Füle laments Bosnia's lack of progress Euractive 28 November 2012
Enlargement Commissioner Štefan Füle told the representatives of Bosnia and Herzegovina in Sarajevo yesterday (27 November) that they have not been able to honour their main commitments for the country’s progress towards EU integration.
Background The European Commission presented on 10 October the “progress reports” on the nine countries on their way toward EU accession - Albania, Bosnia and Herzegovina, Croatia, Iceland, Kosovo, Macedonia, Montenegro, Serbia and Turkey.
Croatia, Turkey, Macedonia, Montenegro, Iceland and Serbia are candidate countries, whereas Bosnia and Herzegovina, Albania and Kosovo are considered potential candidates. Croatia is due to joint the EU in 2013. (read more)
Envoy Says Bosnia Faces Growing Threat Reuters 14 November 2012
The international peace envoy to Bosnia says the territorial integrity of the fragile Balkan state is under threat. Valentin Inzko pointed to a rise in anti-state, secessionist rhetoric by Bosnia Serb officials. Inzko highlighted Bosnian Serb efforts to dissolve Bosnia's armed forces. Inzko made the comments to the UN Security Council on November 13.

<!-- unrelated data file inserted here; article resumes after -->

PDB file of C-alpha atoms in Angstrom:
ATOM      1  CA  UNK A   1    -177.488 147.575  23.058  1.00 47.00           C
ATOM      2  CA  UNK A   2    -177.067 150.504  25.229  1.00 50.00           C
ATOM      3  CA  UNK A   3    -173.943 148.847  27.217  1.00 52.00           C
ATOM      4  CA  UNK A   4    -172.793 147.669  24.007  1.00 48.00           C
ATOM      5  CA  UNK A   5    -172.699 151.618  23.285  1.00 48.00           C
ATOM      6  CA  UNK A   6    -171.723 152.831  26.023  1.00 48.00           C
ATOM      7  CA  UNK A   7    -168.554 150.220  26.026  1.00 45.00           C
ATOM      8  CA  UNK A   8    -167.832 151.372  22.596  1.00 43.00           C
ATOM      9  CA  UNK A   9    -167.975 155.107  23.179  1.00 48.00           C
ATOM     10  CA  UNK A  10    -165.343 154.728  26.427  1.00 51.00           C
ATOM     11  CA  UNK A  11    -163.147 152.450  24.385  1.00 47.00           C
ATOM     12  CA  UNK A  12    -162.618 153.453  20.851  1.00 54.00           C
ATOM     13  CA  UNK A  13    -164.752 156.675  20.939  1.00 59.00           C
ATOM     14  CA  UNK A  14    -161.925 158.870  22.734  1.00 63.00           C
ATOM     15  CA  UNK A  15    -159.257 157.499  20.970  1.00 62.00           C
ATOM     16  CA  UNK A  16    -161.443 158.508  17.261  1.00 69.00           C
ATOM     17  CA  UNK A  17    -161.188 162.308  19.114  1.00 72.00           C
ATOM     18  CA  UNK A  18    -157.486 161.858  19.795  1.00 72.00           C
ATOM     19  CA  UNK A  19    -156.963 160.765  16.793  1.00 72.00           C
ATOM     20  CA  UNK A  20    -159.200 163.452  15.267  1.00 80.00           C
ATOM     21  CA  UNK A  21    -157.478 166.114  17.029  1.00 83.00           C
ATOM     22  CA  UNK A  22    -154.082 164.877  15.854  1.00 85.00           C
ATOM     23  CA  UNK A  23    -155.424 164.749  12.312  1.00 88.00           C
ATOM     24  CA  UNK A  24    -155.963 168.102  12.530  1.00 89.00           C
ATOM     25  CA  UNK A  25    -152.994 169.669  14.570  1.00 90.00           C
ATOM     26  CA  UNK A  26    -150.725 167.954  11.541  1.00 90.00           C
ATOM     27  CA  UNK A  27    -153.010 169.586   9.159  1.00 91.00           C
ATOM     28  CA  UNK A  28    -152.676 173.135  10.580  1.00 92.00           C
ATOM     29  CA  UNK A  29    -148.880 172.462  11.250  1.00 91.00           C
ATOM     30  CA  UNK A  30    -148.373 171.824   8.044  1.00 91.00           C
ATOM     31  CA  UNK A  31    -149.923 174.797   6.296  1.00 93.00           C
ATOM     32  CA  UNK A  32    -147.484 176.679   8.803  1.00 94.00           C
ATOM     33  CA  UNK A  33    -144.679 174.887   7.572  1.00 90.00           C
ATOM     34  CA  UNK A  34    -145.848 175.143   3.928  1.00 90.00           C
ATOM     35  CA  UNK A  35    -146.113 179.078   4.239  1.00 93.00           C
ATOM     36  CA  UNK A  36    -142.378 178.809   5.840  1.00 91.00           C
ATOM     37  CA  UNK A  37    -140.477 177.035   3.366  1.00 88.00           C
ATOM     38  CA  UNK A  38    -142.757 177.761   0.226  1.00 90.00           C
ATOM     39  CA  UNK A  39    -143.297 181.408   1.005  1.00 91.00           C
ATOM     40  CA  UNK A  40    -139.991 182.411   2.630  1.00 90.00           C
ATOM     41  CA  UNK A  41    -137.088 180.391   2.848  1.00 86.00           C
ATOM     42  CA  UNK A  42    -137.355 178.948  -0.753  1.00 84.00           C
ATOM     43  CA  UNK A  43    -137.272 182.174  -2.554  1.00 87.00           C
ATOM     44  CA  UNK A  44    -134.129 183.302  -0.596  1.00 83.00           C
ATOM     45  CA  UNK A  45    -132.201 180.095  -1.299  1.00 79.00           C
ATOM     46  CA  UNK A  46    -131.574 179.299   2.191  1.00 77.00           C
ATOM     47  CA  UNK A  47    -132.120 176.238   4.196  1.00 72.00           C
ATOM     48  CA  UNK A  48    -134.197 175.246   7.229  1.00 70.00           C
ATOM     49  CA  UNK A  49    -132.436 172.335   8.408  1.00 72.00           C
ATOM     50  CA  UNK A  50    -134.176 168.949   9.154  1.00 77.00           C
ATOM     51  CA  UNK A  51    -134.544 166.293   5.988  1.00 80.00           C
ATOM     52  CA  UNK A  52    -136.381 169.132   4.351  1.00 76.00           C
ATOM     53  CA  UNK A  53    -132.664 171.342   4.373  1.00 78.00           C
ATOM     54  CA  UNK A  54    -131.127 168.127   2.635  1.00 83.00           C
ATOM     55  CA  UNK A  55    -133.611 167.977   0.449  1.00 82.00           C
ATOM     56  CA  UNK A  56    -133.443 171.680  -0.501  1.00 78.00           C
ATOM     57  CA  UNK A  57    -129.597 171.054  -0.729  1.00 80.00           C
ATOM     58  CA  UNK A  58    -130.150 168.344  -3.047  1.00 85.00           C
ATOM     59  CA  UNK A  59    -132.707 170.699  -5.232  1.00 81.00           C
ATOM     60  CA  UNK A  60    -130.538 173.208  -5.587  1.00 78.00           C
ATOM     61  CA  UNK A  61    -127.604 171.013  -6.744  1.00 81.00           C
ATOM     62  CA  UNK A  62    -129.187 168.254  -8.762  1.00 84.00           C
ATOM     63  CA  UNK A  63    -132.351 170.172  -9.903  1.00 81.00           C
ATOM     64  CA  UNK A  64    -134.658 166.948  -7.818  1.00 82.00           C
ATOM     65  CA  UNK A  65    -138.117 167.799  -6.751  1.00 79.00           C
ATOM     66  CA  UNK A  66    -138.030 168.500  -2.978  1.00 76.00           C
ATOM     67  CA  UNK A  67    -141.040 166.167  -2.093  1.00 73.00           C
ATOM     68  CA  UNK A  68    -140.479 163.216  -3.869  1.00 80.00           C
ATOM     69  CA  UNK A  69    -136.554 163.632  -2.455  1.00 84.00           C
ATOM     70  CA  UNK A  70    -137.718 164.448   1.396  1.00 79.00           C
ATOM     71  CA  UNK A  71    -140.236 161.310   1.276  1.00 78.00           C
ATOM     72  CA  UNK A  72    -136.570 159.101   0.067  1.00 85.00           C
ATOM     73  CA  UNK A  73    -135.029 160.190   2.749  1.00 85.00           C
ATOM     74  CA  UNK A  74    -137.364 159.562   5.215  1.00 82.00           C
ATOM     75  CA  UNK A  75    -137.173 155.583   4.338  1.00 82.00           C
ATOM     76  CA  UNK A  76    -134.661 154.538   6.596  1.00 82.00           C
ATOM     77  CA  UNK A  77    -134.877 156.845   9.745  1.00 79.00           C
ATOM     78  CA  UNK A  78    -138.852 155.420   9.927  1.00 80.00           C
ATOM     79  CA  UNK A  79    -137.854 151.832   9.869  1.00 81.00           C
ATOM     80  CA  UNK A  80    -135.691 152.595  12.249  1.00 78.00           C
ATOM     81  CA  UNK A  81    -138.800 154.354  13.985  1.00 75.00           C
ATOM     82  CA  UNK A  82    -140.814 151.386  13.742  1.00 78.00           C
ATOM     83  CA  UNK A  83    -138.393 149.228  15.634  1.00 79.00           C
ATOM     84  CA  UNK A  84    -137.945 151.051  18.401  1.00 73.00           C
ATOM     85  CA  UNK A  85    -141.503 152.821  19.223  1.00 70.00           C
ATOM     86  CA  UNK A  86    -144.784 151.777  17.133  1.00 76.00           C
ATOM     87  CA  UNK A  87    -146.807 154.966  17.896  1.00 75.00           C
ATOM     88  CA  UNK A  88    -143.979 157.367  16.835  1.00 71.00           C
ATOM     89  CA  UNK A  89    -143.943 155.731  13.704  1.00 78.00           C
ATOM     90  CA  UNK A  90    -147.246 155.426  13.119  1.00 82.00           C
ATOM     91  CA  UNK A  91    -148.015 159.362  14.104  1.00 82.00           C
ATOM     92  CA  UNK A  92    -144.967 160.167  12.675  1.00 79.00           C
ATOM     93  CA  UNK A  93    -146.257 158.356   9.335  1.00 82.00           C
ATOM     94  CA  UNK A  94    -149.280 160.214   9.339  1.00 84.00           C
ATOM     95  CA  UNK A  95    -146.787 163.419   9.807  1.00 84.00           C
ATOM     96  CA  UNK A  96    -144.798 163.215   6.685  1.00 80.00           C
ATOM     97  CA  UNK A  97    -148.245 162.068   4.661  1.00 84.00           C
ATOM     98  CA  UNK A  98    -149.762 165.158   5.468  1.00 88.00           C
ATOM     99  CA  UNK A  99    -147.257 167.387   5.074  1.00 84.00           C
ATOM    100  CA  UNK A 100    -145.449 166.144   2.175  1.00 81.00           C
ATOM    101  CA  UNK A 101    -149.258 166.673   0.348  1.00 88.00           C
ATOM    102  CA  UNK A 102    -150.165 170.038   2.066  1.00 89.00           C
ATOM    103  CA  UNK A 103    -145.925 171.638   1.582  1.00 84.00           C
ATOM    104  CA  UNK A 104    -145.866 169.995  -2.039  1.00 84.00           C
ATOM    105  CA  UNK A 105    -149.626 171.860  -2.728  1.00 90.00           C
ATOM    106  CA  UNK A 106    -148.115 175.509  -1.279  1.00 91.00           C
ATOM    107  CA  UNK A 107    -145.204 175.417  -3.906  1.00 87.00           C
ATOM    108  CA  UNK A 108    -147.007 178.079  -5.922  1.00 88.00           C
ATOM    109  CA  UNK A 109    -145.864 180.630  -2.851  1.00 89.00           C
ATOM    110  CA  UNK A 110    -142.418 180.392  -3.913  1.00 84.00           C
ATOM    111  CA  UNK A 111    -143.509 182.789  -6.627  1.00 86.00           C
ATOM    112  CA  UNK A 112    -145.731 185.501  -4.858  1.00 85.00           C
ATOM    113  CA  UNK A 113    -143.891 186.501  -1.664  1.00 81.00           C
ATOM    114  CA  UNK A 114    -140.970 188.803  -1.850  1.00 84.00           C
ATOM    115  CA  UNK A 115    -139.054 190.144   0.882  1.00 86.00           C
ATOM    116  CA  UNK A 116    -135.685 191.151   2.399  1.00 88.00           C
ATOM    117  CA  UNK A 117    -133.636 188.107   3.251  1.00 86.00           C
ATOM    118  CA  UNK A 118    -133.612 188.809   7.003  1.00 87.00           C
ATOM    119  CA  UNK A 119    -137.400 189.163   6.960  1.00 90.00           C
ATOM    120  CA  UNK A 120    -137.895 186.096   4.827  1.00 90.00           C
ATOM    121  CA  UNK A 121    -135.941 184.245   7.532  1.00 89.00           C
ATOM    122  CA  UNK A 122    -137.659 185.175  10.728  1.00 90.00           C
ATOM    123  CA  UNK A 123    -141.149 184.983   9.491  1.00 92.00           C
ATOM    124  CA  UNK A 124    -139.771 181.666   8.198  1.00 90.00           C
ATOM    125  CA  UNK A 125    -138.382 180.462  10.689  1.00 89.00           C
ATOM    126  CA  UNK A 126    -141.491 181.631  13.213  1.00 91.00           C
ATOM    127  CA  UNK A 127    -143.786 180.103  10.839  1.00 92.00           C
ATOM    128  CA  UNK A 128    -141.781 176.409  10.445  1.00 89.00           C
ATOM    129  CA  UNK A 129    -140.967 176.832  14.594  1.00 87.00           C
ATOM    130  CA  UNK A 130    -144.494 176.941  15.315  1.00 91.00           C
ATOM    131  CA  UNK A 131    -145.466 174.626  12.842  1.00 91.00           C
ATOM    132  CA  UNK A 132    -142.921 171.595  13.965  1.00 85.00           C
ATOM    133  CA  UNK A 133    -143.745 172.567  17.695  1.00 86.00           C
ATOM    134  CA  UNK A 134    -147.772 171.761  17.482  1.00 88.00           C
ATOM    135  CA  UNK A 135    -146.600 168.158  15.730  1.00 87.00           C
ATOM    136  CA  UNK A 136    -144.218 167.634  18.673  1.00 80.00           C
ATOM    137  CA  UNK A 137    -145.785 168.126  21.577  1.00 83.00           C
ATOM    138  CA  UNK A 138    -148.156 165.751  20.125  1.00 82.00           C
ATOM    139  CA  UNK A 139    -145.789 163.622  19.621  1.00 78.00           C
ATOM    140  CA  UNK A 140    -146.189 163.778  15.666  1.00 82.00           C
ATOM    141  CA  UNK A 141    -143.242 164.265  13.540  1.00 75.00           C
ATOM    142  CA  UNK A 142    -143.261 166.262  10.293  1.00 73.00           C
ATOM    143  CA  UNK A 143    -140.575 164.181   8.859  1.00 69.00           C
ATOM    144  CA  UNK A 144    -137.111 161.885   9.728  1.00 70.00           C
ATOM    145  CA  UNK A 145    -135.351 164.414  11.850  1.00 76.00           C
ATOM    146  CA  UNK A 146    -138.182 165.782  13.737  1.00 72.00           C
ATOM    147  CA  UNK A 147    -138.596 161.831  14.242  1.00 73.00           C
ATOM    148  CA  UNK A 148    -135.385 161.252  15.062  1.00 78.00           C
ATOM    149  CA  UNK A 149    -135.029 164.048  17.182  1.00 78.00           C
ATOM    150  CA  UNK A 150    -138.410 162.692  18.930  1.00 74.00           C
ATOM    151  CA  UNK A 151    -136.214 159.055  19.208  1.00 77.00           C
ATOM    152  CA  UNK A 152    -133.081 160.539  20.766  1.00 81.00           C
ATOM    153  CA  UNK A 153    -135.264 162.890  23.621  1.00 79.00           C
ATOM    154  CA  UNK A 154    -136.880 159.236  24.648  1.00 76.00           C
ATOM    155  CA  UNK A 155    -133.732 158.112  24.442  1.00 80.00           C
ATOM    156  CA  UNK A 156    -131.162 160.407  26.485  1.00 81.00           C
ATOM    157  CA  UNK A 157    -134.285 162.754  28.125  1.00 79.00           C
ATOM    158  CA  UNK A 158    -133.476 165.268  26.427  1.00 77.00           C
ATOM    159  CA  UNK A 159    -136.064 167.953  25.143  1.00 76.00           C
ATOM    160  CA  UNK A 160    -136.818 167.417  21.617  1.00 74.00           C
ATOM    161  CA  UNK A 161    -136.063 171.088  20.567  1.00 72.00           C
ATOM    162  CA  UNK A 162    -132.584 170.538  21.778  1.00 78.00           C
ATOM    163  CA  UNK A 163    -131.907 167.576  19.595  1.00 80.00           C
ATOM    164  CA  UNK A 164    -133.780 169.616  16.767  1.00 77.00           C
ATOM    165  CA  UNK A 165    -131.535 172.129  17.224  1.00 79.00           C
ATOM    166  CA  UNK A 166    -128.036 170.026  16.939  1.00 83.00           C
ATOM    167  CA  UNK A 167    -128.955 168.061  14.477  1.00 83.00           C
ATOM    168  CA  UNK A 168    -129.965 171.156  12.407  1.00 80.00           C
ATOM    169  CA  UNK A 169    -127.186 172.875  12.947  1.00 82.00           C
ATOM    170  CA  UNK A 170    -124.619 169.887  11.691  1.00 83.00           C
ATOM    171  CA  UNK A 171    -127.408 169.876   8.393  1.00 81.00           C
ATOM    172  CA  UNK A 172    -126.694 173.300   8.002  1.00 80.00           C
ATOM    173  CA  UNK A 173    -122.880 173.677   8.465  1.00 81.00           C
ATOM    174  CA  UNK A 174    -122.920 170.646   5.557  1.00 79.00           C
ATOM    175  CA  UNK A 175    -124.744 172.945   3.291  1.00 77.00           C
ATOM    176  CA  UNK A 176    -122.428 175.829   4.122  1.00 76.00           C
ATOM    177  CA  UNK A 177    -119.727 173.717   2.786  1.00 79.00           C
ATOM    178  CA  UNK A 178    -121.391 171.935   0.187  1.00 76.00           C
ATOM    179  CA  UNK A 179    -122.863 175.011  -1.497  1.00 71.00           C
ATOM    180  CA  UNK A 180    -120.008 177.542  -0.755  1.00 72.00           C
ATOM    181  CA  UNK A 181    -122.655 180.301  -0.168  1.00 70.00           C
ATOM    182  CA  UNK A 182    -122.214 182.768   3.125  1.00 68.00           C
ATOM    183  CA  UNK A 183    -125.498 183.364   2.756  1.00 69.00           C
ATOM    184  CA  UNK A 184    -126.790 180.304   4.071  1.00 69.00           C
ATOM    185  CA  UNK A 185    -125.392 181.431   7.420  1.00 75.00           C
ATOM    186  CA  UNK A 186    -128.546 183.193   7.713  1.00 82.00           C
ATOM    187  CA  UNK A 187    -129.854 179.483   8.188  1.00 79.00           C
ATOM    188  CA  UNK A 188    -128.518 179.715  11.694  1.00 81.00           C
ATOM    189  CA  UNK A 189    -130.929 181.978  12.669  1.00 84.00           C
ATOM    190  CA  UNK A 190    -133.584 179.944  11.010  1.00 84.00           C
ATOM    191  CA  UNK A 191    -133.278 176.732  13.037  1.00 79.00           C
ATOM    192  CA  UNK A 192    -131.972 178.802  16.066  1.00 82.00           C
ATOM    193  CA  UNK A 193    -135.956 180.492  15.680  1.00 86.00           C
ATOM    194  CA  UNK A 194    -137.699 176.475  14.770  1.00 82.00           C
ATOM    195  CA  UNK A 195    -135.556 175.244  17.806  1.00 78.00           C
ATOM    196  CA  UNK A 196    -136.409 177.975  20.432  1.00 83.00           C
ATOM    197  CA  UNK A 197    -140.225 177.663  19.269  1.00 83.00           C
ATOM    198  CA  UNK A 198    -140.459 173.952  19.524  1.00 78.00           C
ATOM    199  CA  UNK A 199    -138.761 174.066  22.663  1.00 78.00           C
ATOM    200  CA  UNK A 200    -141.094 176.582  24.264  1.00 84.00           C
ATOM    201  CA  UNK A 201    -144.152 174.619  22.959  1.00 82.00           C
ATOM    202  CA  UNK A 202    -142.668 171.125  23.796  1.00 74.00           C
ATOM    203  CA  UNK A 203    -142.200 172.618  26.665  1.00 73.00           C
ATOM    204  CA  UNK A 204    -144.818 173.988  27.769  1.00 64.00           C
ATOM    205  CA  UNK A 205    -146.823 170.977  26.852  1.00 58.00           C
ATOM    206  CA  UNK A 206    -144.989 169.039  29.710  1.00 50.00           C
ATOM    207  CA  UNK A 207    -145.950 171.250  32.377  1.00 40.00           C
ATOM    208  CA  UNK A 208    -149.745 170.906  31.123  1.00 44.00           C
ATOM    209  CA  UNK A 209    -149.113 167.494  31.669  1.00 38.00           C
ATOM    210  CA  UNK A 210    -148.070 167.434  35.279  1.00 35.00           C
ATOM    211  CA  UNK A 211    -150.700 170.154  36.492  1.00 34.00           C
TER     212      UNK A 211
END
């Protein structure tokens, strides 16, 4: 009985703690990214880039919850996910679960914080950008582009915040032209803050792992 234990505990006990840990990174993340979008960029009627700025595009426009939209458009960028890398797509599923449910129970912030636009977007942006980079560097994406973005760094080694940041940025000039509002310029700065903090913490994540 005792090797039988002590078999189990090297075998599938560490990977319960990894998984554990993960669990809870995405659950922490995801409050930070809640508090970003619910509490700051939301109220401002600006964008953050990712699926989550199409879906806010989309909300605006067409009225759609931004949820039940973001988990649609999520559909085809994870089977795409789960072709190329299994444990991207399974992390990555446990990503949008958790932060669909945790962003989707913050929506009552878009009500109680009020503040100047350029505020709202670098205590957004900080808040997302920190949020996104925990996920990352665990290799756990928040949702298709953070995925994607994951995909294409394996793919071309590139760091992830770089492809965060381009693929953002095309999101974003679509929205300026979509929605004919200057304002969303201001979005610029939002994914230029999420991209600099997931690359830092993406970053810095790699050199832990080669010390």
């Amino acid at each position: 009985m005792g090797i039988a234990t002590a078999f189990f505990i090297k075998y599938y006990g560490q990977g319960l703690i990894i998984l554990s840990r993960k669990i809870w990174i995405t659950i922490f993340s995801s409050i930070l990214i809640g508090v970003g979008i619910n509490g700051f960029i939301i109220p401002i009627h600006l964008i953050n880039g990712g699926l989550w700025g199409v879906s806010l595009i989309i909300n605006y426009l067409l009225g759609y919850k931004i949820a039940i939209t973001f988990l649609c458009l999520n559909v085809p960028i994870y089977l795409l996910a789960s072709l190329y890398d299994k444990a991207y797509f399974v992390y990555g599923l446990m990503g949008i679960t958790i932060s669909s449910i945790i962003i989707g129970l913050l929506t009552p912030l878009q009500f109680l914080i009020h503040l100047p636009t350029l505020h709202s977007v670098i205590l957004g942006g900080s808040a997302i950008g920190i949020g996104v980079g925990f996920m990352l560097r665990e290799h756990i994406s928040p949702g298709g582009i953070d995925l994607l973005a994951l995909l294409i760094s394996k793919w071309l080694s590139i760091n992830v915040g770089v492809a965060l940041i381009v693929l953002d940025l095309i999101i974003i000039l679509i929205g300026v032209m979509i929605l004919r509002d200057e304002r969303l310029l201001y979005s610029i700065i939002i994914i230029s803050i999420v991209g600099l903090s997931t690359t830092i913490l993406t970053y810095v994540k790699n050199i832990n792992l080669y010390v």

In his 27-page report, Inzko singled out the president of the autonomous Serb Republic, Milorad Dodik, as "the most frequent, although certainly no the sole, proponent of (Bosnian) state dissolution."
Russia's UN Ambassador Vitaly Churkin said Inzko's report was written in "alarmist tones." Churkin blamed Bosnia's Muslims for a rise in tensions.
Churkin also called for abolishing the Office of the High Representative and handing over authority to the Bosnians. Bosnia has been ruled by a weak central government since the 1990s war that killed an estimated 100,000. A 2010 election ended with political stalemate as leaders from the different ethnic groups failed to form a national government. The impasse was broken in 2011 although divisions remained.
Based on AP, Reuters and Itar-tass reporting
Karadzic begins defence, denies Bosnia war crimes The Guardian 17 October 2012
RADOVAN Karadzic, former Bosnian Serb leader, on trial accused of some of the worst atrocities in Europe since World War Two, yesterday said he should be praised for promoting peace rather than charged with war crimes, an assertion hotly denied by some victims.
Karadzic is one of three Serb leaders brought to trial in The Hague for war crimes during the violent break-up of multi-ethnic Yugoslavia between 1991 and 1999, in which more than 100,000 people were killed and millions were displaced.
Now 67 and still recognisable by his shock of white hair, he began his own defence yesterday against charges of genocide, war crimes and crimes against humanity, and cross-examined witnesses himself. (read more)